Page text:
Father-son duo charged with labor trafficking and forced labor in Woburn restaurants

“There’s this stereotype that exploitation is part of the American immigration experience, but the reality is that it’s abuse.”


Photo: Christina McCabe

The Dog House is one of two restaurants owned by father-son duo Jesse and Hugo Moraes, who have been charged with labor trafficking and forced labor, respectively.

The Dog House and Tudo No Braso restaurants, both owned by father-son duo Jesse and Hugo Moraes, were once staples in the tight-knit Woburn community. But following recent labor trafficking charges, that has now changed. 

According to a case filed at the John Joseph Moakley Courthouse on Oct. 3, 2022, the two were charged with conspiracy to bring illegal immigrants into the country for private financial gain. An April 4 press release from the Massachusetts Attorney General’s Office stated that Jesse Moraes was charged with labor trafficking — defined as the exploitation of people for financial or personal gain — and his son was charged with forced labor. At their restaurants, employees of the Moraes men were allegedly forced to work as a way to pay off their smuggling debts, ultimately binding them to countless hours of labor for unlivable or even nonexistent wages. Paul Kelly, Hugo Moraes’ attorney, declined to comment on the allegations, and James Herbert, Jesse Moraes’ attorney, could not be reached for questioning. 

“The restaurant business is ripe for exploitation,” said Elizabeth Keeley, former chief of the Human Trafficking Division at the Office of the Attorney General for Massachusetts. “But you need to be thoughtful and careful because it’s a criminal case where the penalties are high, and you need someone to corroborate a story for evidence.”

The Woburn case is an example of a common yet underreported issue: labor trafficking in restaurants. From 2007 to 2020, the U.S. National Human Trafficking Hotline received tips that resulted in 672 cases of labor trafficking in restaurants as well as 1,448 cases of labor exploitation, according to a report by anti-human trafficking organization Polaris Project. Yet it only accounts for 10% of all human trafficking cases in the U.S. reported in 2021.

However, experts say that this lower rate, compared to sex trafficking at 76%, is partially due to the challenges that come with uncovering a labor trafficking case. One major issue is the lack of law enforcement working on these cases, as only 4% of law enforcement agencies in the U.S. have a human trafficking unit. Additionally, despite the number of labor trafficking cases, there are limited ways for police and federal agencies to get involved.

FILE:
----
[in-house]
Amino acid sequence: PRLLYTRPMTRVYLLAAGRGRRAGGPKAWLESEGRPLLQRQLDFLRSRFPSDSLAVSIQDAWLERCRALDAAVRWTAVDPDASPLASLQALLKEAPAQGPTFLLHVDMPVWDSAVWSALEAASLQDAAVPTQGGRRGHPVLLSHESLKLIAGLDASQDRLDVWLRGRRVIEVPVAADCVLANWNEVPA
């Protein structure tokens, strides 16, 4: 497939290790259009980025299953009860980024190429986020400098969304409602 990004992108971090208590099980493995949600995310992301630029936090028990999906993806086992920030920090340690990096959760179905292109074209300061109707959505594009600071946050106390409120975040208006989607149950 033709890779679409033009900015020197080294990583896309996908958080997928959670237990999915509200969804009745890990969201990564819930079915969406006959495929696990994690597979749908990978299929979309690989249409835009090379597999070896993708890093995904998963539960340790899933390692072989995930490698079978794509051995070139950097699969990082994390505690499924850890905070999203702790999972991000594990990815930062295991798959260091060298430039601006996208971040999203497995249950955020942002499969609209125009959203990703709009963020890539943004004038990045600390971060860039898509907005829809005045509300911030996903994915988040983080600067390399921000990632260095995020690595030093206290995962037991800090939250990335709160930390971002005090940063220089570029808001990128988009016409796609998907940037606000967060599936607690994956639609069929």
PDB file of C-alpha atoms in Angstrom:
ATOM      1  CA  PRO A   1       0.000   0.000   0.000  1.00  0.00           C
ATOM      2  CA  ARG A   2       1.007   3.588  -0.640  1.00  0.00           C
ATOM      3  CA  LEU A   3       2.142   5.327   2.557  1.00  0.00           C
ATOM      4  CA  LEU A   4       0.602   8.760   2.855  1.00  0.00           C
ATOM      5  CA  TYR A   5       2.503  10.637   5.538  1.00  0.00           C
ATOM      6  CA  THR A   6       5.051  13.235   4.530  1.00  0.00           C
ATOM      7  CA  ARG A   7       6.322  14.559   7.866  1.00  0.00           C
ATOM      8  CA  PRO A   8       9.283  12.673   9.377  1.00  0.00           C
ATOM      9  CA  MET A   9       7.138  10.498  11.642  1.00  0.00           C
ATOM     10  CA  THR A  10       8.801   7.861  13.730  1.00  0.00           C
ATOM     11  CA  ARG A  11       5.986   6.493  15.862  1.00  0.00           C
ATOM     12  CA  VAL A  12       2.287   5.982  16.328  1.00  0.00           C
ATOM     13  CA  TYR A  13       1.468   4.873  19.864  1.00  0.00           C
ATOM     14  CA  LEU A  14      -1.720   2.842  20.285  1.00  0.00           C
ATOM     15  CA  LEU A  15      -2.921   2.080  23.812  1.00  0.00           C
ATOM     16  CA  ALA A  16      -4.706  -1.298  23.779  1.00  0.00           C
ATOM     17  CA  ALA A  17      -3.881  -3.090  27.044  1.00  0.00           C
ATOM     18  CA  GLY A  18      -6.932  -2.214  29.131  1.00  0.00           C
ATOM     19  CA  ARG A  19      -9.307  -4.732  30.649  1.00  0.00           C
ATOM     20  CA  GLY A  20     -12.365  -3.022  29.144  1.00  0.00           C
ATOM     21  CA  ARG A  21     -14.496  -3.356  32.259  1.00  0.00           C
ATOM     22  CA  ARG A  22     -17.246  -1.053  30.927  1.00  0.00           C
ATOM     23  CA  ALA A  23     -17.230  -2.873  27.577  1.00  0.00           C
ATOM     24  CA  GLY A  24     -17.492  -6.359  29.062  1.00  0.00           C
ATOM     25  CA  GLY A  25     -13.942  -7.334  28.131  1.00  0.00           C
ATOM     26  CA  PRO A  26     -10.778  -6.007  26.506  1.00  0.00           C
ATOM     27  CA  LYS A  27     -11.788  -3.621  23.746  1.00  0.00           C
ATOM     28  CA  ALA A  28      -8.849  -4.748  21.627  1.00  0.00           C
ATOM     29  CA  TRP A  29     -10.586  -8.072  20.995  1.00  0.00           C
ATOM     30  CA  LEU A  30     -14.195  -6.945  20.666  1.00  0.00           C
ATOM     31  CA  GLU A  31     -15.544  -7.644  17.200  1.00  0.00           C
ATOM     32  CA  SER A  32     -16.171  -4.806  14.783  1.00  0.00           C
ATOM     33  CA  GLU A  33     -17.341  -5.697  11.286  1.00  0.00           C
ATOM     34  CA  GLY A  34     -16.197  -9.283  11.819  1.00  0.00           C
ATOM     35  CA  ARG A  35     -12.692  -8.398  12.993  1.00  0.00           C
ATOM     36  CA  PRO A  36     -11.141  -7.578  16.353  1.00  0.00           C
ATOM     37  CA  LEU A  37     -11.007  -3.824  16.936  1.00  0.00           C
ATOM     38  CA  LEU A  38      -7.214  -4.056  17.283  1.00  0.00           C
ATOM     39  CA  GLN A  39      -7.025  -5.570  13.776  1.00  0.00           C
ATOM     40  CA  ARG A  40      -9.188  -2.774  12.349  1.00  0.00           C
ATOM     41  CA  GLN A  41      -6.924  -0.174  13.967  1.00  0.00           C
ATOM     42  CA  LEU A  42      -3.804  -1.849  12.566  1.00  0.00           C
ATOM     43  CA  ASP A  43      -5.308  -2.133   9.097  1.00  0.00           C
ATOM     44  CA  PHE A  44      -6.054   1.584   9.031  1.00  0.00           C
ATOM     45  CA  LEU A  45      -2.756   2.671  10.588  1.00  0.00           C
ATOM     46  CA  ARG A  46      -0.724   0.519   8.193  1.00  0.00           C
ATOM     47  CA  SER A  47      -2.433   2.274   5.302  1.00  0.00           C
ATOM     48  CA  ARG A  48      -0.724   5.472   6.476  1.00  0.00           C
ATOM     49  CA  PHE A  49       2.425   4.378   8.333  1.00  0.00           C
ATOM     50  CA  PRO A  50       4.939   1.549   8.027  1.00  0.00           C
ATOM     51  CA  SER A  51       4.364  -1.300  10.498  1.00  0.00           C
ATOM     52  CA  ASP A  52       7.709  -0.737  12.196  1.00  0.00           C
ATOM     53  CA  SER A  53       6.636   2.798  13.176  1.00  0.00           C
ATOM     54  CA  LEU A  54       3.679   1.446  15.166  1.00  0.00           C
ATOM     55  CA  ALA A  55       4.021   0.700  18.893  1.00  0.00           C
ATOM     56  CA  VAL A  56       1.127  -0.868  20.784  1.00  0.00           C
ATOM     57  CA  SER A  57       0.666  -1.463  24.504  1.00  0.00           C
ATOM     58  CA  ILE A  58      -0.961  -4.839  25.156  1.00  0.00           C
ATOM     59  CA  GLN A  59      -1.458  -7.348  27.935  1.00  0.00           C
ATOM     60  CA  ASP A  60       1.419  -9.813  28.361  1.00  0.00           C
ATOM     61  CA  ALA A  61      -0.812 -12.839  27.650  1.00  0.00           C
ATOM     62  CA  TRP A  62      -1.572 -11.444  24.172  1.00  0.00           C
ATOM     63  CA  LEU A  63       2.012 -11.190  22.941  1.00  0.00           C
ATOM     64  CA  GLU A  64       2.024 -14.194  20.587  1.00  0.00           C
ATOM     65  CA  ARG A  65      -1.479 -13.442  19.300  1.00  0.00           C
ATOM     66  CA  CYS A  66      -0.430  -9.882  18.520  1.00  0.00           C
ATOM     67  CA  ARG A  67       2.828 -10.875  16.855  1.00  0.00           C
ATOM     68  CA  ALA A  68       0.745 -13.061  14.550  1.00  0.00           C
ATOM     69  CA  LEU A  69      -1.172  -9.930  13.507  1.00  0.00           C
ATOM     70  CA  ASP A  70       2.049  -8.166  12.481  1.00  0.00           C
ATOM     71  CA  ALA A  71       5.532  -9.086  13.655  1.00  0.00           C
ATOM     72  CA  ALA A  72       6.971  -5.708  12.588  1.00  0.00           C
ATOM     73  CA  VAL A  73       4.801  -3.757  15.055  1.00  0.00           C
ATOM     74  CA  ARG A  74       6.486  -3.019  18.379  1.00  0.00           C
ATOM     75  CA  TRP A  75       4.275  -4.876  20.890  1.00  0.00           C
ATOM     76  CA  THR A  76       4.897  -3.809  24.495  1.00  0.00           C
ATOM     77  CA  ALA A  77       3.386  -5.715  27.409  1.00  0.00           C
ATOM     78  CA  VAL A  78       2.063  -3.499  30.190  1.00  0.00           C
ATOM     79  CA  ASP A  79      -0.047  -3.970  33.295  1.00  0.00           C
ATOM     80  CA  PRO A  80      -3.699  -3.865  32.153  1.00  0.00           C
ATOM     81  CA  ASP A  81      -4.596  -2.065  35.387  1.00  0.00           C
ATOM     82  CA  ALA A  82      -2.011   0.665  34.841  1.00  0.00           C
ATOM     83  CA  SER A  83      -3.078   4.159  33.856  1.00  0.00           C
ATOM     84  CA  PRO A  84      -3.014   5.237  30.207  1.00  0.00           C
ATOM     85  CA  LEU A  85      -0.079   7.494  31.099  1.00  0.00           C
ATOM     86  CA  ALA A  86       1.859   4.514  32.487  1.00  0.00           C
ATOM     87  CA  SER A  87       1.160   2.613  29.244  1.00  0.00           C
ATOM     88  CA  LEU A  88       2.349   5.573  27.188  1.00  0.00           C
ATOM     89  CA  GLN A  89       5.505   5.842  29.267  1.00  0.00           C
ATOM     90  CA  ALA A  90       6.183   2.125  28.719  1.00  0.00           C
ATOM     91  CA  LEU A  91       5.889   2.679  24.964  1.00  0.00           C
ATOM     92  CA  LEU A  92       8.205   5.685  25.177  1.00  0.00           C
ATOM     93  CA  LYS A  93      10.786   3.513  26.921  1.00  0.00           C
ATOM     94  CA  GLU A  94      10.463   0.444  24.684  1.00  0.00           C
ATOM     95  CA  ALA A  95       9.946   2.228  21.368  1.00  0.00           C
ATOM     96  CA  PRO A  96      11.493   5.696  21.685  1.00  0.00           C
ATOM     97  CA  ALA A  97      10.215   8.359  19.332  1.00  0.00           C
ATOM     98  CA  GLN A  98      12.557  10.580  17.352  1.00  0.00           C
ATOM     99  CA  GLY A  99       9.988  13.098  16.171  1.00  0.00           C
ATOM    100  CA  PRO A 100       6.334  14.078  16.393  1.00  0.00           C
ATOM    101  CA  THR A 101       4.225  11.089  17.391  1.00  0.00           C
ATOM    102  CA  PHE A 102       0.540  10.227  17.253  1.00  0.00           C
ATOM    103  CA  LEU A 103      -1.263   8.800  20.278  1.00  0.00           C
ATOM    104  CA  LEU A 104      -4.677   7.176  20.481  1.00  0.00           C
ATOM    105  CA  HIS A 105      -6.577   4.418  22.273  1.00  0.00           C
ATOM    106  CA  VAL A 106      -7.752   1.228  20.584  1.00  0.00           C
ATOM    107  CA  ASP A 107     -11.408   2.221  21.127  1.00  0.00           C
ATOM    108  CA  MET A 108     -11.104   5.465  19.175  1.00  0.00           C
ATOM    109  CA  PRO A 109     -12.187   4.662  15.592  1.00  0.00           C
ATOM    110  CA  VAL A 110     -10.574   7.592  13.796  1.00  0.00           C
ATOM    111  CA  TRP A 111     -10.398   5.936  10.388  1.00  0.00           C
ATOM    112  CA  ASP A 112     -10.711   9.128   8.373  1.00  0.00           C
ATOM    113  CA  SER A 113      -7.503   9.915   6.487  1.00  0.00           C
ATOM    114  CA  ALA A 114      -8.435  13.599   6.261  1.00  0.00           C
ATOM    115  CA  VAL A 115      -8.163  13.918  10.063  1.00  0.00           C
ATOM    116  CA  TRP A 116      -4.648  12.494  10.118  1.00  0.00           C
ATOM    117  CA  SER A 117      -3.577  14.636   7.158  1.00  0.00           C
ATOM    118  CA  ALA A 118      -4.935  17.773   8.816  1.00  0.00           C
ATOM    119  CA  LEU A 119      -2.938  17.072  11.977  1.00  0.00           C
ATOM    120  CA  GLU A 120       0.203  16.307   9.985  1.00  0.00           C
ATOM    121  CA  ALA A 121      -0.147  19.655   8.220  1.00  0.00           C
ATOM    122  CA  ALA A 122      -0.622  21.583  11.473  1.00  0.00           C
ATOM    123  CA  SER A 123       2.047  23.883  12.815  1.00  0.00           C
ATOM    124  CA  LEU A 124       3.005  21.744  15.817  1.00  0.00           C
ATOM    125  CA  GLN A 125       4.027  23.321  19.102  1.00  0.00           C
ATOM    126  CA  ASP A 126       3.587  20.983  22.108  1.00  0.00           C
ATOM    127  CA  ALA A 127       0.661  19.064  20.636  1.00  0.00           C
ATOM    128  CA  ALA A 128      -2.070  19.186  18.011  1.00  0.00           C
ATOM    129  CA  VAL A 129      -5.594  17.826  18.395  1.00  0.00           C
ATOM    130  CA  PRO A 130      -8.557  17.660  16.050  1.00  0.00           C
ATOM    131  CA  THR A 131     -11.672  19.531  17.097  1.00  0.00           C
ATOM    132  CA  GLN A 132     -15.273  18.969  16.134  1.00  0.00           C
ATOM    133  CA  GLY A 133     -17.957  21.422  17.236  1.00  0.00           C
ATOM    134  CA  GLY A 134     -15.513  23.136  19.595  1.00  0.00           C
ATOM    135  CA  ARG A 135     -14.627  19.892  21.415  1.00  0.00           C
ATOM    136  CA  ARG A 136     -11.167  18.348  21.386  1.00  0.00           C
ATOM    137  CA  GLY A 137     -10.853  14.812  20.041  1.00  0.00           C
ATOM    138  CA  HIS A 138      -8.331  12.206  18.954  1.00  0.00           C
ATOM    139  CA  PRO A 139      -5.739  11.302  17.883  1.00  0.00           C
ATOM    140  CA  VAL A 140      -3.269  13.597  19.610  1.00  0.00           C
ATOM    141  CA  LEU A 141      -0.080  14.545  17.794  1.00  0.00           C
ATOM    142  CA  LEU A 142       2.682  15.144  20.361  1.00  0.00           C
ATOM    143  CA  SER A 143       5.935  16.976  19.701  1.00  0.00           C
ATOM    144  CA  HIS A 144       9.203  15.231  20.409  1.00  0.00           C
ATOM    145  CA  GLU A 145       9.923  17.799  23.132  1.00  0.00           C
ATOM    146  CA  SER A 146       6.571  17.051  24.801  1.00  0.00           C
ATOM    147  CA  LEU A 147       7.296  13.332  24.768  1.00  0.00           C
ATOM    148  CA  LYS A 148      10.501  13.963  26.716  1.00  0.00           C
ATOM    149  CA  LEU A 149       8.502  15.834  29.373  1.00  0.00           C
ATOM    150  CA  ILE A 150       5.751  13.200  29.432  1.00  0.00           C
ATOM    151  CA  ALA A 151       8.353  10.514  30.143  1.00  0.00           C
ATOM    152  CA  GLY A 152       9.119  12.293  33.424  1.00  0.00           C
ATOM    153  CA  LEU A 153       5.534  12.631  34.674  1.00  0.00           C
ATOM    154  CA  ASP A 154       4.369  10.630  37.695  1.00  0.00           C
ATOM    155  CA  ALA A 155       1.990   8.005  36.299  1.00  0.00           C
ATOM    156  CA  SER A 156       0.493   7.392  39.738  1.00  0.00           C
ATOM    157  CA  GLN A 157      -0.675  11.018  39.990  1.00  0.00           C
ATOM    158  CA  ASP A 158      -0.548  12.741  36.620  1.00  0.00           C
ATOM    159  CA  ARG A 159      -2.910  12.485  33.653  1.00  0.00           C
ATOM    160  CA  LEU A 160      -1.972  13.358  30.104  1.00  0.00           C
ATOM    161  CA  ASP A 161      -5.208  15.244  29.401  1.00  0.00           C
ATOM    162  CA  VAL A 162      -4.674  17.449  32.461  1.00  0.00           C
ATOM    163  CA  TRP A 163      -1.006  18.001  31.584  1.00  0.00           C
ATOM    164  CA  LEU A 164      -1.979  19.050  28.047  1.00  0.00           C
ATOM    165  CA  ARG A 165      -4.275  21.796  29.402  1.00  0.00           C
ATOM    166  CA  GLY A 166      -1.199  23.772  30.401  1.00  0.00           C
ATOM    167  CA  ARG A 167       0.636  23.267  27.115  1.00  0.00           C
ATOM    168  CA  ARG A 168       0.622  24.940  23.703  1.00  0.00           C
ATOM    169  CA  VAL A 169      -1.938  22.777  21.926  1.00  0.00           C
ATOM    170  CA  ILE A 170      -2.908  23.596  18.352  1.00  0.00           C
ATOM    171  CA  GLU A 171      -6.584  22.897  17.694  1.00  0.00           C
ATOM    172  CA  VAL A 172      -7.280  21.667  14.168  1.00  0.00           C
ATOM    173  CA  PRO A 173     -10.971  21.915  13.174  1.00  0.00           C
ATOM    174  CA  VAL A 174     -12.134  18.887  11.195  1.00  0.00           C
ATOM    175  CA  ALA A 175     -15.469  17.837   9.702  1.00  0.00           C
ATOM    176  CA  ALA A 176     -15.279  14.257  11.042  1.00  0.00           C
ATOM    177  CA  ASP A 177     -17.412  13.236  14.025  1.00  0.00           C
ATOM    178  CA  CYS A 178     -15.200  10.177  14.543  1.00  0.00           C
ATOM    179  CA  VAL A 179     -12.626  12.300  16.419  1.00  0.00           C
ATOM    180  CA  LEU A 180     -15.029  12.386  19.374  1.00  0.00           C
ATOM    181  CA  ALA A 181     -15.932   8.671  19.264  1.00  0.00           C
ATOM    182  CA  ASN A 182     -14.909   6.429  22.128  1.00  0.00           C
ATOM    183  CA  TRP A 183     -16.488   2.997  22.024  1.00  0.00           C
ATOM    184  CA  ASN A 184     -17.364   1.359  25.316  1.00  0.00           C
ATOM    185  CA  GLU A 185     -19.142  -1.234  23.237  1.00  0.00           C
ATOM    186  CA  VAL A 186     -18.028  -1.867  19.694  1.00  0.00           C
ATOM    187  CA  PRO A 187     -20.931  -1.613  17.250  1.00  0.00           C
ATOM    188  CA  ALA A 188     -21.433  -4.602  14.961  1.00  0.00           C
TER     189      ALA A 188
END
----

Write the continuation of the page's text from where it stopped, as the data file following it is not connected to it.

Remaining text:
“Law enforcement will not be inclined to investigate unless there is a tip,” said Donna Gavin, a lieutenant with the Boston Police Department’s Human Trafficking Unit. “Once we do get a tip, we start looking into the owner, the surveillance, a history check, knock and talks. If you don’t do anything, then you really can’t know.”

Thus, the number of unknown cases is likely much higher, with potentially thousands of victims across the nation.

The victims are oftentimes illegal immigrants, typically from Central and South American countries, Gavin said. Fear of deportation is one of the many reasons why labor trafficking goes unnoticed.

“It’s hard to even report on this when victims are scared to come forward,” said Tracie Klinke, founder and lead attorney of Klinke Immigration, an Atlanta-based firm that specializes in immigration cases. “They’re scared of not only their employers, but also the government.” 

However, if victims were to come forward, they have options for protection. One is getting a U visa, which allows victims of trafficking to be able to stay in the U.S., despite not having the appropriate documents to legally remain in the country. Similarly, there is also a T visa, which varies slightly from the U visa by encapsulating more crime protection, but both were created to encourage victims to come forward.

“Unfortunately, not many people know about either,” said Candence Wills, a criminal justice professor at Northeastern University who teaches a human trafficking course. “So there are few people that take advantage of this particular program, but it is available for victims of trafficking specifically.”